Long live the internet!
Yes, it seems like a greater use of technology has come to stay! We are now also doing online seminars, such as the PRBB-CRG Conferences series, which will surely in part remain virtual for a while. And even in terms of outreach, the PRBB Award ceremony took place online – and our regular Open Day this year will also have to be virtual!
But not everything can be done virtually…
Of course. That’s why we’ve adapted the Reception area – there’s disinfectant gel, protective screens, differentiating entry and exit “lanes”, etc. We have also literally filled the sign building with messages of preventive measures to be maintained during the new normalcy.
And we must not forget the coordination with the various external companies that work at the park, such as security or cleaning – these companies have also been affected by the containment measures of the Covid19. For example, the cleaning staff has completely changed their habits, from the frequency of cleaning to the products used. We must also thank them for their adaptation efforts, which are so essential!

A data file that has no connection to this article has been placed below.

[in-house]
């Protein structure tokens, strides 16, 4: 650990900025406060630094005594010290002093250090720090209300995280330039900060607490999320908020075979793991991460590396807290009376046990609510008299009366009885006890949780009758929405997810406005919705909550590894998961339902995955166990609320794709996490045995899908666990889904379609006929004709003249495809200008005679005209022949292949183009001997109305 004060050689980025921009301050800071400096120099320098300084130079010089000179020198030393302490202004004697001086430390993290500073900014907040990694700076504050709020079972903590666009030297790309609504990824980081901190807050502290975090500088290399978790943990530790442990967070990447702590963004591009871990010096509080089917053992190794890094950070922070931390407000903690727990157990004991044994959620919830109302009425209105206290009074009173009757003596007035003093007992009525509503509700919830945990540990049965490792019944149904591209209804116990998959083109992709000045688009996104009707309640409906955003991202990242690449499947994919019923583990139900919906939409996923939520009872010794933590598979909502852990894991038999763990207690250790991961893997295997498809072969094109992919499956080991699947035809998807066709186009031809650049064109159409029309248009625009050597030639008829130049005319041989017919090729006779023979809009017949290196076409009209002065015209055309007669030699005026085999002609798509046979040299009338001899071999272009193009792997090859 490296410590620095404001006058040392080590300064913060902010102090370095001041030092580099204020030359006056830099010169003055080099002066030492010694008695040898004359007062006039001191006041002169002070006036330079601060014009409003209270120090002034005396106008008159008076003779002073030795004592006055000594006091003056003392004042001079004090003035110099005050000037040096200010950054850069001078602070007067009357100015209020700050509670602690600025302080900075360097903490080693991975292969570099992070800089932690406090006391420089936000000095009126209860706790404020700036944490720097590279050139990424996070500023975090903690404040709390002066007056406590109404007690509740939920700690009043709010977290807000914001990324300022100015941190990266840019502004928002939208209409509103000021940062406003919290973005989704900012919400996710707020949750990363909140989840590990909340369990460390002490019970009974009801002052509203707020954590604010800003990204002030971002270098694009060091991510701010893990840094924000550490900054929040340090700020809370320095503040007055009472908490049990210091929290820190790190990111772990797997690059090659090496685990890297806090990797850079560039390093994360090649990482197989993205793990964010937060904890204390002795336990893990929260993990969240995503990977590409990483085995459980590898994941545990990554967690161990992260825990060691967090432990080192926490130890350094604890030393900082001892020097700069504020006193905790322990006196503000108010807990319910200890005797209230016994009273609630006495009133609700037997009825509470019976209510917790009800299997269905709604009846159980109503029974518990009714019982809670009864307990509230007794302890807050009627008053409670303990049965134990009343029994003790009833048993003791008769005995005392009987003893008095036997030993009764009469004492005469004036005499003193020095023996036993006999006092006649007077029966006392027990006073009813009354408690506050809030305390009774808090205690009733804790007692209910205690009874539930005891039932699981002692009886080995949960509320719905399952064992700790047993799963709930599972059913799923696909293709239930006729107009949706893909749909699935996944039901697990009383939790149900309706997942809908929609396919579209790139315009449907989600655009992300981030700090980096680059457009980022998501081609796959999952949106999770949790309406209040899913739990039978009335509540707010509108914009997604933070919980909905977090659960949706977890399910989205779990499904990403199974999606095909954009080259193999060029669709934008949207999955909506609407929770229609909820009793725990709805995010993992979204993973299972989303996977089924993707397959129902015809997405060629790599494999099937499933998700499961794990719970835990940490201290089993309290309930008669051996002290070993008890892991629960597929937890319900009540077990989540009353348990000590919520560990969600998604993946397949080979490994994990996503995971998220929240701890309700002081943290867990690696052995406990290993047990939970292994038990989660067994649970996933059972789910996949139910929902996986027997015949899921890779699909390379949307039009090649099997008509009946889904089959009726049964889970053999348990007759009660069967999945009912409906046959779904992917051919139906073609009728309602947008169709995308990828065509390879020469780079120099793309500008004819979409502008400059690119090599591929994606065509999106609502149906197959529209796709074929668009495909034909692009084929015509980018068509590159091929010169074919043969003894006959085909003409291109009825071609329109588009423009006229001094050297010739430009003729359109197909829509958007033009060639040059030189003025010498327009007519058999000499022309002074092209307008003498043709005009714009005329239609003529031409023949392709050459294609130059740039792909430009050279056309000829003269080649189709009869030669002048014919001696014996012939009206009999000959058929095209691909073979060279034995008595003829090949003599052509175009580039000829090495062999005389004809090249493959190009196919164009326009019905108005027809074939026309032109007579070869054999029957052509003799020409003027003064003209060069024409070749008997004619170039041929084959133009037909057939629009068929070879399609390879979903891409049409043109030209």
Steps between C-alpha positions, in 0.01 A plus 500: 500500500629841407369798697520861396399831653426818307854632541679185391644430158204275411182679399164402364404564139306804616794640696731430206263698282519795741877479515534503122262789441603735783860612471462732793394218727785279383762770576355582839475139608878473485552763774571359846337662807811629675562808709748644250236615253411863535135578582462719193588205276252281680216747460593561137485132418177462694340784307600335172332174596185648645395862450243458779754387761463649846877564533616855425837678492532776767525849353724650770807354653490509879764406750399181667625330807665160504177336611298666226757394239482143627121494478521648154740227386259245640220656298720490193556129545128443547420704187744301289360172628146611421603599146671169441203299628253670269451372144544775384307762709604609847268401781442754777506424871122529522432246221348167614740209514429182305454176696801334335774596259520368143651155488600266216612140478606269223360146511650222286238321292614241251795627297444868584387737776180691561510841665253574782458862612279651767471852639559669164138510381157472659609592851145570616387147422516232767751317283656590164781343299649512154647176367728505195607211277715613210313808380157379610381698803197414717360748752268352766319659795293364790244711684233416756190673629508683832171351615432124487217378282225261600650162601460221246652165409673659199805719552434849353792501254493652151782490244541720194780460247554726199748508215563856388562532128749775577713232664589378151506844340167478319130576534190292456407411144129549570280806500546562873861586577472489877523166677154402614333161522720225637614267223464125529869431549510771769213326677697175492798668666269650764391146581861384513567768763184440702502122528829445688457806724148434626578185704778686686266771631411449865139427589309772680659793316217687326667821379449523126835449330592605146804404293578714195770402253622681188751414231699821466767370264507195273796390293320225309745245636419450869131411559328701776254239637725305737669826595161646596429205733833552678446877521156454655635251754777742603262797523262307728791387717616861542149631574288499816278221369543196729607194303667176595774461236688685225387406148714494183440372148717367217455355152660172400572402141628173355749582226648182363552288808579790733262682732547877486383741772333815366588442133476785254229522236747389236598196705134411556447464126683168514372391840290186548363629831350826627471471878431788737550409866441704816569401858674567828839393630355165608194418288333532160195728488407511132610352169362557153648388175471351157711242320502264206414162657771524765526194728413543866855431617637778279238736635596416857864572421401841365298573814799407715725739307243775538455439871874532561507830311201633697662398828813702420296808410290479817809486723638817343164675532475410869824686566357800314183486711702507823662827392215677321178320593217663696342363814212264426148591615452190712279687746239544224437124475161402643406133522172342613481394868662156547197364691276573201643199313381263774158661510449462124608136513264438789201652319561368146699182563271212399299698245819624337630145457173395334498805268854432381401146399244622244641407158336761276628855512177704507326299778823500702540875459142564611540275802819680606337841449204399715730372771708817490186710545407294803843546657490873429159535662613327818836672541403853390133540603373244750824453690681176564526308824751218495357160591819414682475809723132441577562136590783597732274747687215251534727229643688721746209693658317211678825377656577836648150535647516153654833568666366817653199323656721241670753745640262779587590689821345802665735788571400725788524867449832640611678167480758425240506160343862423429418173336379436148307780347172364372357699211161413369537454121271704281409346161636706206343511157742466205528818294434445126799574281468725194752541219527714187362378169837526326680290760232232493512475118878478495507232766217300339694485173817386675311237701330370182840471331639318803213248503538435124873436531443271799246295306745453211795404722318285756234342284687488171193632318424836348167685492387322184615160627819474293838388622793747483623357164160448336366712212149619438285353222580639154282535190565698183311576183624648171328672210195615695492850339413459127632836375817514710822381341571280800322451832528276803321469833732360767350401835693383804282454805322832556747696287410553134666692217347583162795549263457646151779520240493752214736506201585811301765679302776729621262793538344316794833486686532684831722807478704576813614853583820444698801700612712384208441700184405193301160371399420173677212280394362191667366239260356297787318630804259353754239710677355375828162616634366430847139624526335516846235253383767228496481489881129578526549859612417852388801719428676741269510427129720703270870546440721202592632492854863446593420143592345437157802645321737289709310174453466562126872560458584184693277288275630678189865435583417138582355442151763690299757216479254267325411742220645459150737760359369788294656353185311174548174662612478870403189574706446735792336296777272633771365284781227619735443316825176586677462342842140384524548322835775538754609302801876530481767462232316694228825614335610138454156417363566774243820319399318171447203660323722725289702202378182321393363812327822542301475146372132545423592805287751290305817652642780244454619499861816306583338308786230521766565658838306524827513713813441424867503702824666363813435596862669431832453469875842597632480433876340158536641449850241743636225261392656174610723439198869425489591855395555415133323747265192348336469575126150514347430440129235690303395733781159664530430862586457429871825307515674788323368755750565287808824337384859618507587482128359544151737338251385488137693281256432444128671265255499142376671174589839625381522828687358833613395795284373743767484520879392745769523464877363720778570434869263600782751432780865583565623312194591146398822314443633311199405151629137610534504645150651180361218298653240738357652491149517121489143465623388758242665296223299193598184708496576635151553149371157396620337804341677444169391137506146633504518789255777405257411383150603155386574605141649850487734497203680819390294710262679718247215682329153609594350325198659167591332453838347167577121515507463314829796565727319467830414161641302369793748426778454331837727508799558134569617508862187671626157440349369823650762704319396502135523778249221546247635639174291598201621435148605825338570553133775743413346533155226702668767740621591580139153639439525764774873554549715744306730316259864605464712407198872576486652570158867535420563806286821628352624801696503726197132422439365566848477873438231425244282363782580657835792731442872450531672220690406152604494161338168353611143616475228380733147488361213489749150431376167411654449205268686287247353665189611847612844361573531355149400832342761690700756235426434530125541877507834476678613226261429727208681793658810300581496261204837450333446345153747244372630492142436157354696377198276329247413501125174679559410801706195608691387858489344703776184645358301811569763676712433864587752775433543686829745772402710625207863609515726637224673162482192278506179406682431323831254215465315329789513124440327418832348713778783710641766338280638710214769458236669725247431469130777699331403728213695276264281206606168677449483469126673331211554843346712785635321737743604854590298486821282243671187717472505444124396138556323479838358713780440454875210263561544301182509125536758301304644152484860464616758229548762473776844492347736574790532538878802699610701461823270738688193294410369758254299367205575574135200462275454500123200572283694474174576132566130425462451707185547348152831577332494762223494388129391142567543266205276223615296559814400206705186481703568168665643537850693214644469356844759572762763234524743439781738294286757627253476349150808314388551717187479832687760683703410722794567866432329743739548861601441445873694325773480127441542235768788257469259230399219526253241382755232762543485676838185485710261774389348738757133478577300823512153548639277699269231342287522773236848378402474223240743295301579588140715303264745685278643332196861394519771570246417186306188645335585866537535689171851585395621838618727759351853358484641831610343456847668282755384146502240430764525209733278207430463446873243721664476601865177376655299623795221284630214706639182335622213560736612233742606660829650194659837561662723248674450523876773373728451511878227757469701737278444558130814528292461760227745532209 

What has the PRBB done to fight the pandemic?
Some of the centers in the park have been and continue to be very involved in research against Covid19, and we also have some residents who have contributed as volunteers in different tasks, such as creating medical equipment with 3D printers. From the PRBB, we have helped as much as we could at different levels, apart from trying to keep our residents up to date with all the changes that have taken place.
One of the first actions was the coordination of the delivery to hospitals of health and protection equipment (gloves, gowns…) from all the centers and the animal facility.